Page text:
Privatizing the Police: A Brief Look at the Potential Benefits of Market Forces in the Operation of Law Enforcement

12 Pages Posted: 8 Aug 2017

Date Written: July 24, 2016

Abstract

It has long been the conclusion of common wisdom that policing is a public good. According to Forst (2000), as of 1965, there were more sworn police officers than private security personnel, and sworn officers outnumbered the civilian employees of police departments by a count of 8.3 to 1. However, private security personnel, whatever their value to their client, are, with rare exception, not sworn officers with enforcement capability. With the recent proliferation of instances of police brutality and wrongful shootings, corruption and other such market failures within the effective monopoly of public policing, perhaps it is proper to ask whether competition can provide better alternatives.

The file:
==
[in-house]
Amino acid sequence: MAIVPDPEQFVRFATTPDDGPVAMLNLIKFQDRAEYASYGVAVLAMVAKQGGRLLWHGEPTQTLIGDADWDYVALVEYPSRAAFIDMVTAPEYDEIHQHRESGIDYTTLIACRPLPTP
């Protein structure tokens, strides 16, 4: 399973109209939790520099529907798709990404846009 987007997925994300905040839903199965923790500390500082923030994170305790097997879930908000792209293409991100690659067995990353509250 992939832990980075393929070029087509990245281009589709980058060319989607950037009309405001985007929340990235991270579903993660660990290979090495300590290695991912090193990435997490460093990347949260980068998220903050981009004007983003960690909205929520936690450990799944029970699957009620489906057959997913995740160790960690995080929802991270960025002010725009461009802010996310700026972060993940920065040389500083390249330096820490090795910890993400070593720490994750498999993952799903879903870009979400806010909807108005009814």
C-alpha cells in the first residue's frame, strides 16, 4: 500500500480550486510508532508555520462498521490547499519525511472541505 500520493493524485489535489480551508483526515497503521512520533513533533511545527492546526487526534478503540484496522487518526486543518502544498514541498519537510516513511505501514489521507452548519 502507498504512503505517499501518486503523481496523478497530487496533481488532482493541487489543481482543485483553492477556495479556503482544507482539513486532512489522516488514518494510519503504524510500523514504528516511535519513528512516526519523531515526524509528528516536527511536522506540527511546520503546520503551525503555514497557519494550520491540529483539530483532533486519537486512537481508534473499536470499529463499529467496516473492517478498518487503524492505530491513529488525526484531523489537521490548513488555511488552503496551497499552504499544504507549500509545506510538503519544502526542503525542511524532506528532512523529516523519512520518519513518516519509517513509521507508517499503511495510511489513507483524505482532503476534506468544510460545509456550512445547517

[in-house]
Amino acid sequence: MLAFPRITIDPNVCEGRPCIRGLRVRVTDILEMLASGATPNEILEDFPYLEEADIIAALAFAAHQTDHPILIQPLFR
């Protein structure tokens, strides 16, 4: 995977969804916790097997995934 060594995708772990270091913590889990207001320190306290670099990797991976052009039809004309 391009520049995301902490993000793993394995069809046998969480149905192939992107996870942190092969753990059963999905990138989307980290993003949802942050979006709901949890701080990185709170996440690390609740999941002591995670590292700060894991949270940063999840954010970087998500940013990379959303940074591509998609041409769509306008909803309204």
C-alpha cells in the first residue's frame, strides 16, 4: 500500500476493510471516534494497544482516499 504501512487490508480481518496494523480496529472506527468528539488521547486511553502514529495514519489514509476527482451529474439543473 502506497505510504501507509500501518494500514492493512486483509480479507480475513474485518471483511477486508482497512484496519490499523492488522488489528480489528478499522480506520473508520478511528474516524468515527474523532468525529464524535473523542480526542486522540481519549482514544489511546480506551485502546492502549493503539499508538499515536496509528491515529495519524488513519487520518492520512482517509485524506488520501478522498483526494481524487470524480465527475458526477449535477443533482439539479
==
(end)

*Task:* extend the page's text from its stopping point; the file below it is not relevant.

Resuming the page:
Keywords: Law Enforcement, Public Safety, and Public Policy

Suggested Citation

Brown, Tarnell, Privatizing the Police: A Brief Look at the Potential Benefits of Market Forces in the Operation of Law Enforcement (July 24, 2016). Available at SSRN: https://ssrn.com/abstract=3014200 or http://dx.doi.org/10.2139/ssrn.3014200

Tarnell Brown (Contact Author)

Liberty University ( email )

1971 University Blvd
Lynchburg, VA Lynchburg 24515
United States

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